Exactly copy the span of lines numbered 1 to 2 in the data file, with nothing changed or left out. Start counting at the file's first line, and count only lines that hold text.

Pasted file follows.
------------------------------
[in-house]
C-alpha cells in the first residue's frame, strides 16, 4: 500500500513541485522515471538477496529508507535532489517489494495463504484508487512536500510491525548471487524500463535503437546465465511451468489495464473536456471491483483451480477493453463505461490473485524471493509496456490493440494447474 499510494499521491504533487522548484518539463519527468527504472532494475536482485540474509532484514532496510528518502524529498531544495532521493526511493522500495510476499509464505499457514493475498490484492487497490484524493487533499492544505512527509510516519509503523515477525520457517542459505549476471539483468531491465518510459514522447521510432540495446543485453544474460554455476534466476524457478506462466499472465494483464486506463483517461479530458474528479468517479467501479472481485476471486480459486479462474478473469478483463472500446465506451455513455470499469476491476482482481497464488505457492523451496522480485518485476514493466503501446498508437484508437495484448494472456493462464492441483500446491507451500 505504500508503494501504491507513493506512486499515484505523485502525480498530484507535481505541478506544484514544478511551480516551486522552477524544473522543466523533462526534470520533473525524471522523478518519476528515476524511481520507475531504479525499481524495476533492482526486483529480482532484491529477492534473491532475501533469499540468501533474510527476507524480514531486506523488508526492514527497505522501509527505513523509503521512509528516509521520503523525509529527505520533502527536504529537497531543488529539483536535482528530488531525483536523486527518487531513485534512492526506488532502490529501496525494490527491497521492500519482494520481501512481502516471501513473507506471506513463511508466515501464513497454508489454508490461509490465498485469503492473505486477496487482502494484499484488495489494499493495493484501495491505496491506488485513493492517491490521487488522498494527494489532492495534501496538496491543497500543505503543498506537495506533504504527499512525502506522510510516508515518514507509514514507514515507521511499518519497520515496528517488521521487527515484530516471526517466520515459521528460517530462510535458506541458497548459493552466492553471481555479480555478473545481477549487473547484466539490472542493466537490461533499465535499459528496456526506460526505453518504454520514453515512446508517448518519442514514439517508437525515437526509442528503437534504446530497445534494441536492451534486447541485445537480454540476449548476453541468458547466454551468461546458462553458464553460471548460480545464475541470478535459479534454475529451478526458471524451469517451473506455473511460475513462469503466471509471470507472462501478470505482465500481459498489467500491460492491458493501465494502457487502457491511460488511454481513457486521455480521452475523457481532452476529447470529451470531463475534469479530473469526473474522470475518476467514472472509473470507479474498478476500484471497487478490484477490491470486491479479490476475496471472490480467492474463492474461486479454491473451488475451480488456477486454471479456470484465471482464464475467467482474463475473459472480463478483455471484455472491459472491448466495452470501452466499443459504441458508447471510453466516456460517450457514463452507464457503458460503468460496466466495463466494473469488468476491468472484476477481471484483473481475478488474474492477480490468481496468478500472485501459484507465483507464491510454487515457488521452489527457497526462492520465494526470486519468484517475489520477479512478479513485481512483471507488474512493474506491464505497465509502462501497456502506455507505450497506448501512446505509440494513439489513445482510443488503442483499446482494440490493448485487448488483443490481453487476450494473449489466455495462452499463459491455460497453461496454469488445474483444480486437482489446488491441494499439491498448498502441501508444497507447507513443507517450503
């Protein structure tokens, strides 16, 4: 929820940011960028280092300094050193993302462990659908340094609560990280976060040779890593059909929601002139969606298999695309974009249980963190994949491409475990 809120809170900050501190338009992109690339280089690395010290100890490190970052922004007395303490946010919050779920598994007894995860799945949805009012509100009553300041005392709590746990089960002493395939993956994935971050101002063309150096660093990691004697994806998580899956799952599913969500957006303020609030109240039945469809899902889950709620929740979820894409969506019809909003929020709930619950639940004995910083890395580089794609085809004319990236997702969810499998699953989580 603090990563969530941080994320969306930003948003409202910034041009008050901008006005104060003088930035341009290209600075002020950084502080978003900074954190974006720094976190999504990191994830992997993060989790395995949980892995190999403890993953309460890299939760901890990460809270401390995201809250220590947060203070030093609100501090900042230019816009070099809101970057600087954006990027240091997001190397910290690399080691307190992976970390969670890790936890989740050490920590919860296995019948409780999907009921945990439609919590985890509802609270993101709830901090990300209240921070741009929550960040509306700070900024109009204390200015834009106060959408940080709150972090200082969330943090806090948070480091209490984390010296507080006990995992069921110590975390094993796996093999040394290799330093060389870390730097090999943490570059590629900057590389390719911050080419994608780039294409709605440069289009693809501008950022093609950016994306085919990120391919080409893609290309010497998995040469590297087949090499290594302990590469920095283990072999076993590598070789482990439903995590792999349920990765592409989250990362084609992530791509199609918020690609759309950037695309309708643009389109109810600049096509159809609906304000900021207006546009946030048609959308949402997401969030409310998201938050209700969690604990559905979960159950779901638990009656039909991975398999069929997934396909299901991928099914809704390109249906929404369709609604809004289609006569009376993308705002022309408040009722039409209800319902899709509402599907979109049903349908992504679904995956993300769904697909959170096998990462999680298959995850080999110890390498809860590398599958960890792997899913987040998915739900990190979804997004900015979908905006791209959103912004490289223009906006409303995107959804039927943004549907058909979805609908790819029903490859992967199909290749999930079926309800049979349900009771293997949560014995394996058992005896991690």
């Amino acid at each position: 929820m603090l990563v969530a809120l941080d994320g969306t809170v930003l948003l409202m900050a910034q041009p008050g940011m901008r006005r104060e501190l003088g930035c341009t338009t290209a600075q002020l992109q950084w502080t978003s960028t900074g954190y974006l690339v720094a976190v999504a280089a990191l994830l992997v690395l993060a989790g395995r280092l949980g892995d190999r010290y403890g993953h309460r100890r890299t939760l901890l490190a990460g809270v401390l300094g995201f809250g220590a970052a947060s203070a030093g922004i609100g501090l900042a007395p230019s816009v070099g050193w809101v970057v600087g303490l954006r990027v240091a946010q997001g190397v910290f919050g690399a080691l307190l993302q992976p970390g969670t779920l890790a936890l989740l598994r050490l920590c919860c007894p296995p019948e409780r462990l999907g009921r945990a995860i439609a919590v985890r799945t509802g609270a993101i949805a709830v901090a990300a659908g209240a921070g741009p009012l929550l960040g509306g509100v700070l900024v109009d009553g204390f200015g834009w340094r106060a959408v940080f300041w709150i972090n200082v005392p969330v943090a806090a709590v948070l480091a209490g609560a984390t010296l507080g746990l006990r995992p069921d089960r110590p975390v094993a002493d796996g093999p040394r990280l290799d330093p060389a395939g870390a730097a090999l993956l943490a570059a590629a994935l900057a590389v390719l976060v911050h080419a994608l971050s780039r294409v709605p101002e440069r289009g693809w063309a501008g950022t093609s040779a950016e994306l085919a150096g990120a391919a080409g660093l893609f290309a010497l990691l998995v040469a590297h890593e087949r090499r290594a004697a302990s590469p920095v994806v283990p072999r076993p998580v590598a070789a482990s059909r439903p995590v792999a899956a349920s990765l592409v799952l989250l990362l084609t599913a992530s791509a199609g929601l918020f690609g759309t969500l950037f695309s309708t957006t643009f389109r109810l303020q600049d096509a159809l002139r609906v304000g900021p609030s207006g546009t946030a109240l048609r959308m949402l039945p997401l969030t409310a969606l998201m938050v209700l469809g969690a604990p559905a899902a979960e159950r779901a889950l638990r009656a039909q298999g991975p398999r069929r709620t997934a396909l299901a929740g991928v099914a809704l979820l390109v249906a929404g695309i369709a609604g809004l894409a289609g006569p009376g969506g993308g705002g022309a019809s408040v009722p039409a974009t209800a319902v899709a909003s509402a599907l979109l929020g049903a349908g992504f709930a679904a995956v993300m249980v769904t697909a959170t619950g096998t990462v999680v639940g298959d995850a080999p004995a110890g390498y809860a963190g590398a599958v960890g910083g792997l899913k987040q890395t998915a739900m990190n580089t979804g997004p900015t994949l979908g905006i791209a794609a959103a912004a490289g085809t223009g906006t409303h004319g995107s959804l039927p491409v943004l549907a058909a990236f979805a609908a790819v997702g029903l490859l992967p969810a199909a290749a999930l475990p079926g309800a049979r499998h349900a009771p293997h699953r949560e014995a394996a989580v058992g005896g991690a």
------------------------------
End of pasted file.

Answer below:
[in-house]
C-alpha cells in the first residue's frame, strides 16, 4: 500500500513541485522515471538477496529508507535532489517489494495463504484508487512536500510491525548471487524500463535503437546465465511451468489495464473536456471491483483451480477493453463505461490473485524471493509496456490493440494447474 499510494499521491504533487522548484518539463519527468527504472532494475536482485540474509532484514532496510528518502524529498531544495532521493526511493522500495510476499509464505499457514493475498490484492487497490484524493487533499492544505512527509510516519509503523515477525520457517542459505549476471539483468531491465518510459514522447521510432540495446543485453544474460554455476534466476524457478506462466499472465494483464486506463483517461479530458474528479468517479467501479472481485476471486480459486479462474478473469478483463472500446465506451455513455470499469476491476482482481497464488505457492523451496522480485518485476514493466503501446498508437484508437495484448494472456493462464492441483500446491507451500 505504500508503494501504491507513493506512486499515484505523485502525480498530484507535481505541478506544484514544478511551480516551486522552477524544473522543466523533462526534470520533473525524471522523478518519476528515476524511481520507475531504479525499481524495476533492482526486483529480482532484491529477492534473491532475501533469499540468501533474510527476507524480514531486506523488508526492514527497505522501509527505513523509503521512509528516509521520503523525509529527505520533502527536504529537497531543488529539483536535482528530488531525483536523486527518487531513485534512492526506488532502490529501496525494490527491497521492500519482494520481501512481502516471501513473507506471506513463511508466515501464513497454508489454508490461509490465498485469503492473505486477496487482502494484499484488495489494499493495493484501495491505496491506488485513493492517491490521487488522498494527494489532492495534501496538496491543497500543505503543498506537495506533504504527499512525502506522510510516508515518514507509514514507514515507521511499518519497520515496528517488521521487527515484530516471526517466520515459521528460517530462510535458506541458497548459493552466492553471481555479480555478473545481477549487473547484466539490472542493466537490461533499465535499459528496456526506460526505453518504454520514453515512446508517448518519442514514439517508437525515437526509442528503437534504446530497445534494441536492451534486447541485445537480454540476449548476453541468458547466454551468461546458462553458464553460471548460480545464475541470478535459479534454475529451478526458471524451469517451473506455473511460475513462469503466471509471470507472462501478470505482465500481459498489467500491460492491458493501465494502457487502457491511460488511454481513457486521455480521452475523457481532452476529447470529451470531463475534469479530473469526473474522470475518476467514472472509473470507479474498478476500484471497487478490484477490491470486491479479490476475496471472490480467492474463492474461486479454491473451488475451480488456477486454471479456470484465471482464464475467467482474463475473459472480463478483455471484455472491459472491448466495452470501452466499443459504441458508447471510453466516456460517450457514463452507464457503458460503468460496466466495463466494473469488468476491468472484476477481471484483473481475478488474474492477480490468481496468478500472485501459484507465483507464491510454487515457488521452489527457497526462492520465494526470486519468484517475489520477479512478479513485481512483471507488474512493474506491464505497465509502462501497456502506455507505450497506448501512446505509440494513439489513445482510443488503442483499446482494440490493448485487448488483443490481453487476450494473449489466455495462452499463459491455460497453461496454469488445474483444480486437482489446488491441494499439491498448498502441501508444497507447507513443507517450503